Compromise Could End Common Core In Louisiana
A new legislative compromise on the verge of passage in Louisiana could make it the latest state to withdraw from Common Core … at least, if activists have their way.
The compromise takes the form of three different bills currently working their way through the legislature. One bill passed the state Senate last week, and the other two were approved by the state House on Wednesday. The bills will together create a new set of school standards for Louisiana by next spring and overhaul its standardized testing system.
However, until Wednesday, it appeared the compromise could hit a roadblock in the form of Gov. Bobby Jindal. The governor, who is exploring a possible presidential run, is one of the country’s biggest Common Core critics, and he had expressed worry that the compromise doesn’t do enough to guarantee the standards will be replaced. However, on Wednesday, Jindal finally gave his support to the compromise, removing the last barrier to its implementation.
In a way, the compromise simply delays the final resolution of the Common Core debate. Officially, Louisiana will have a review board immediately begin drafting a new set of standards, while giving the public and lawmakers substantial opportunity to comment.
The standards will be finalized by the state school board next spring, at which point the state’s governor will have the power to either accept the board’s new standards, or send them back to try again. Since Louisiana will have a new governor in 2016, however, their exact feelings on education standards are uncertain, and they could potentially reject a set of standards they consider too similar to Common Core, or too dissimilar.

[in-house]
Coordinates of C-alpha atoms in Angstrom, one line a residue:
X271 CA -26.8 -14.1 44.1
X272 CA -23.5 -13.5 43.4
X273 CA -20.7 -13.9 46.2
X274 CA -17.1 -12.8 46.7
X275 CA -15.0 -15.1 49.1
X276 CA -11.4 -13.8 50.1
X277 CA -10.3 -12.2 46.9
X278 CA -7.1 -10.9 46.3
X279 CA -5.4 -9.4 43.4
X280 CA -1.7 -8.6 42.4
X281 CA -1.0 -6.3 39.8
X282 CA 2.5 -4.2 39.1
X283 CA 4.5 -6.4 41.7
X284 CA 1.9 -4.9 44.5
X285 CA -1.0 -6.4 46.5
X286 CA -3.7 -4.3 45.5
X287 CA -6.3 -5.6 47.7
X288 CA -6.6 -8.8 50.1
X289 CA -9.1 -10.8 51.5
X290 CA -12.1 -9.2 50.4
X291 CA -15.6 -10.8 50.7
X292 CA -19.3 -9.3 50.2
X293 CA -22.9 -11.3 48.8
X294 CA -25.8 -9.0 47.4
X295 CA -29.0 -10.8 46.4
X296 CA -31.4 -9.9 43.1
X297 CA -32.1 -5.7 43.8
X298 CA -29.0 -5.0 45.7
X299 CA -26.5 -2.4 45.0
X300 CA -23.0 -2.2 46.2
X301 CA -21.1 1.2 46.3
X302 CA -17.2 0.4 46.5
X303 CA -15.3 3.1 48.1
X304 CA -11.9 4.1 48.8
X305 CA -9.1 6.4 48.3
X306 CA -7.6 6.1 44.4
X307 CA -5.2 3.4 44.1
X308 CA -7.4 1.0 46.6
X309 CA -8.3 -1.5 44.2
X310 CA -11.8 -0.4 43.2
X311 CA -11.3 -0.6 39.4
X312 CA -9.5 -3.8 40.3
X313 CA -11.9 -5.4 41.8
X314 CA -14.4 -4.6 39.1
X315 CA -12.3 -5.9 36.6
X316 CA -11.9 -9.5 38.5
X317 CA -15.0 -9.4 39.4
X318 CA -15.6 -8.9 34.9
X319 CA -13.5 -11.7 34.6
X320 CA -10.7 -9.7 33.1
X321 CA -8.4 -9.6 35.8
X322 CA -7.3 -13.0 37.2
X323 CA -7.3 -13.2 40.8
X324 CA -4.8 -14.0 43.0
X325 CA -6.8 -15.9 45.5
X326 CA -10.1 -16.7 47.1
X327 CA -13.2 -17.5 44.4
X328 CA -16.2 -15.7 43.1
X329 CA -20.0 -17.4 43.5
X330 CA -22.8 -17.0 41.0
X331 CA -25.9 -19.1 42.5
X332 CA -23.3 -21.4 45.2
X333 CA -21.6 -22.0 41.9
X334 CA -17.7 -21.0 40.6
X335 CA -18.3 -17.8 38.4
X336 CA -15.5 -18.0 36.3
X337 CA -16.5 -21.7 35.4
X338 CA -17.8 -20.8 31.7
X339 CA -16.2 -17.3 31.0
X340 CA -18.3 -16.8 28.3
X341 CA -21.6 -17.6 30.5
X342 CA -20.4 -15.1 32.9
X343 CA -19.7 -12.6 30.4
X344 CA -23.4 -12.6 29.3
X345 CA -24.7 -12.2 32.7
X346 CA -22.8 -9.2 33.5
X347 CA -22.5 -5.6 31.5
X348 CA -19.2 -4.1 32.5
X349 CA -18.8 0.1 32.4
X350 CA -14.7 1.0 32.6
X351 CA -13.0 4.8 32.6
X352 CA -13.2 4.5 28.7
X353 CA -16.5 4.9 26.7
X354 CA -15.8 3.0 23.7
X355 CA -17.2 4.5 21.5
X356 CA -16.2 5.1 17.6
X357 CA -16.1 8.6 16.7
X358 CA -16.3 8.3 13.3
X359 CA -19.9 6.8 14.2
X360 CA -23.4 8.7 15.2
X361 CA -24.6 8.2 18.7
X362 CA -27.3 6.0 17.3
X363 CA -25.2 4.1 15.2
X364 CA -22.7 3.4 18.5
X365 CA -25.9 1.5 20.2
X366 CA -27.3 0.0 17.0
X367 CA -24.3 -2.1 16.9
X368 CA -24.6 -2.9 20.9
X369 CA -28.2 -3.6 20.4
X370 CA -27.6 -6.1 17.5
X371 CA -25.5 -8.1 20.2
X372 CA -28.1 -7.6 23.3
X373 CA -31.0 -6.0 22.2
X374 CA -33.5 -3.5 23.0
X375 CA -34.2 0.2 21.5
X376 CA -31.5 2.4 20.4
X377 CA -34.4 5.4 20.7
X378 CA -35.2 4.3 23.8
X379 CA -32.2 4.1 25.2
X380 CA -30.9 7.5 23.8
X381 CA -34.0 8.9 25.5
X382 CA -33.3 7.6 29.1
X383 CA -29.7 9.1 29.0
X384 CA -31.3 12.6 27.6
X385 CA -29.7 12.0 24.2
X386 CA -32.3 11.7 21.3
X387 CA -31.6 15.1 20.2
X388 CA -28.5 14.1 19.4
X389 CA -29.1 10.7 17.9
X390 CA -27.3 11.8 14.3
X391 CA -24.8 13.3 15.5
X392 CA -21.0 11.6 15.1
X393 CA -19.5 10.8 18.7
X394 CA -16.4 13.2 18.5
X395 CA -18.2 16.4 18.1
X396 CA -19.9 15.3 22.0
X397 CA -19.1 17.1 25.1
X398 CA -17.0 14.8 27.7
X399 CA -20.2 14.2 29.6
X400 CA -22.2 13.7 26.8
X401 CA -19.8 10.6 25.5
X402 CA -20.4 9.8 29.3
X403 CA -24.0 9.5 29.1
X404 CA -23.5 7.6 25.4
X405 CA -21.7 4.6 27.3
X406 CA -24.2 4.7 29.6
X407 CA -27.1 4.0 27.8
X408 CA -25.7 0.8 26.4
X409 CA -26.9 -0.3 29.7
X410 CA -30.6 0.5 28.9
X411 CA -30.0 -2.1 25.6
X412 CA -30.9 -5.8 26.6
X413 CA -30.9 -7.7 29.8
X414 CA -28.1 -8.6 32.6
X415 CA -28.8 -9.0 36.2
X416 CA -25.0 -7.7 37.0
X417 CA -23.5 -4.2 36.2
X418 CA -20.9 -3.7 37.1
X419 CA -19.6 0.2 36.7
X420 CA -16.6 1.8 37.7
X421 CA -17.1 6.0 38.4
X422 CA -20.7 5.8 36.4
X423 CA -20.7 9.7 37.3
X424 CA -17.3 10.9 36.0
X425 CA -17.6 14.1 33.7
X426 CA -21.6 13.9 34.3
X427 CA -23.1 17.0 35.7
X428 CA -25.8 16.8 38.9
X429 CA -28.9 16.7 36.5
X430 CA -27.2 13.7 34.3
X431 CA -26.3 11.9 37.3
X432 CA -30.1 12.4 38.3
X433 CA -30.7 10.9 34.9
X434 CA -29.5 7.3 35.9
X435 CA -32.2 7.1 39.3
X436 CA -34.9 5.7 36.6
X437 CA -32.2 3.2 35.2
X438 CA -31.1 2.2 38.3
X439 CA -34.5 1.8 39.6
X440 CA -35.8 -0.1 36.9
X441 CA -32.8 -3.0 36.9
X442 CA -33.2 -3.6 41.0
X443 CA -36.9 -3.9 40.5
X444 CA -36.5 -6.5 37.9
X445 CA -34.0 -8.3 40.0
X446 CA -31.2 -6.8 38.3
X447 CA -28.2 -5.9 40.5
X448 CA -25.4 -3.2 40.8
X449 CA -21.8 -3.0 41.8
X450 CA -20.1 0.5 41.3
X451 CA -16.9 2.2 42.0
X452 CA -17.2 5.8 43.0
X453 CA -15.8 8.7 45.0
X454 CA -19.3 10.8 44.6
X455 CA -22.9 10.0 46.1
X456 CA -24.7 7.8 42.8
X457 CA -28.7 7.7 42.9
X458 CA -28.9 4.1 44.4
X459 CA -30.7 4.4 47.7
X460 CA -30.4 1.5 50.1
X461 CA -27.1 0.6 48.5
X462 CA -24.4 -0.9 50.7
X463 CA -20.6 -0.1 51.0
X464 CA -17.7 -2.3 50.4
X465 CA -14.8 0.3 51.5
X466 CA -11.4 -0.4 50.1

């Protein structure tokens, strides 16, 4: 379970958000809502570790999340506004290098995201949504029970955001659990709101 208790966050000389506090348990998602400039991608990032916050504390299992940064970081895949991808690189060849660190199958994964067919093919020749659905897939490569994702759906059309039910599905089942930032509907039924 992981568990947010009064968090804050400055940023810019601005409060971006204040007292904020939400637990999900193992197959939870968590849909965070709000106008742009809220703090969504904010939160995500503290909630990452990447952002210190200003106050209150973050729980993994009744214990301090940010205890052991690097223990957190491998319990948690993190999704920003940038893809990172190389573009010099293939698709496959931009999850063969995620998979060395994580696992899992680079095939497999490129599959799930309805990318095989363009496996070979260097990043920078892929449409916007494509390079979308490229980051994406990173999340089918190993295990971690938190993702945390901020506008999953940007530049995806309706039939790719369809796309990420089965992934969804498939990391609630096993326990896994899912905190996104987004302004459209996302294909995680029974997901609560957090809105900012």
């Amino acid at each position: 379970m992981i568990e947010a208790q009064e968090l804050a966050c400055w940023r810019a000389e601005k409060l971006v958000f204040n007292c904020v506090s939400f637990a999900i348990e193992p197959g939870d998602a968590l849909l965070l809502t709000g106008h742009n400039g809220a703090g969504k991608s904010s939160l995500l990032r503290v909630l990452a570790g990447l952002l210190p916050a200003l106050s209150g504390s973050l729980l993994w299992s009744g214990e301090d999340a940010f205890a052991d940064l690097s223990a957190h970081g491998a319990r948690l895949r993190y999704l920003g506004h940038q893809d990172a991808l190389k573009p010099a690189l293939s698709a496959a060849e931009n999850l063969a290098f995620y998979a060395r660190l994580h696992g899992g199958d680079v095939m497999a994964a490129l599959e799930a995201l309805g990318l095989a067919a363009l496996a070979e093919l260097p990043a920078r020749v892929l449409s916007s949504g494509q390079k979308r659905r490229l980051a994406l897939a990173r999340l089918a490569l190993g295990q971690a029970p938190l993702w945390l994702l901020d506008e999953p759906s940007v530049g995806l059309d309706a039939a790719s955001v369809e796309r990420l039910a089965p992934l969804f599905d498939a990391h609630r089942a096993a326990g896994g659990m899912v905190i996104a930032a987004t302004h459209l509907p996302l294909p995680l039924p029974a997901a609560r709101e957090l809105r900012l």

Both Common Core opponents and supporters appear to think this compromise will end up with their side coming out on top.
“This is not designed to get us out of Common Core,” state senator Conrad Appel, a Common Core supporter, told The Times-Picayune. Membership of the standards review board will be determined by the state’s pro-Common Core superintendent, and the state school board is pro-Core as well, so supporters expect the replacement standards to have a new name while still largely preserve Common Core’s actual content.
Such an outcome has already been seen in Indiana and South Carolina, which repealed Common Core last year only to have activists complain that replacement standards were nearly identical. (RELATED: Common Core Is Dead In South Carolina … Or Is It?)
Jindal’s acceptance of the compromise could complicate a possible presidential run. By delaying the actual replacement of Common Core and putting Jindal himself on the sidelines, it will be harder for him to make the case to Republican voters that he is their strongest champion against the standards.
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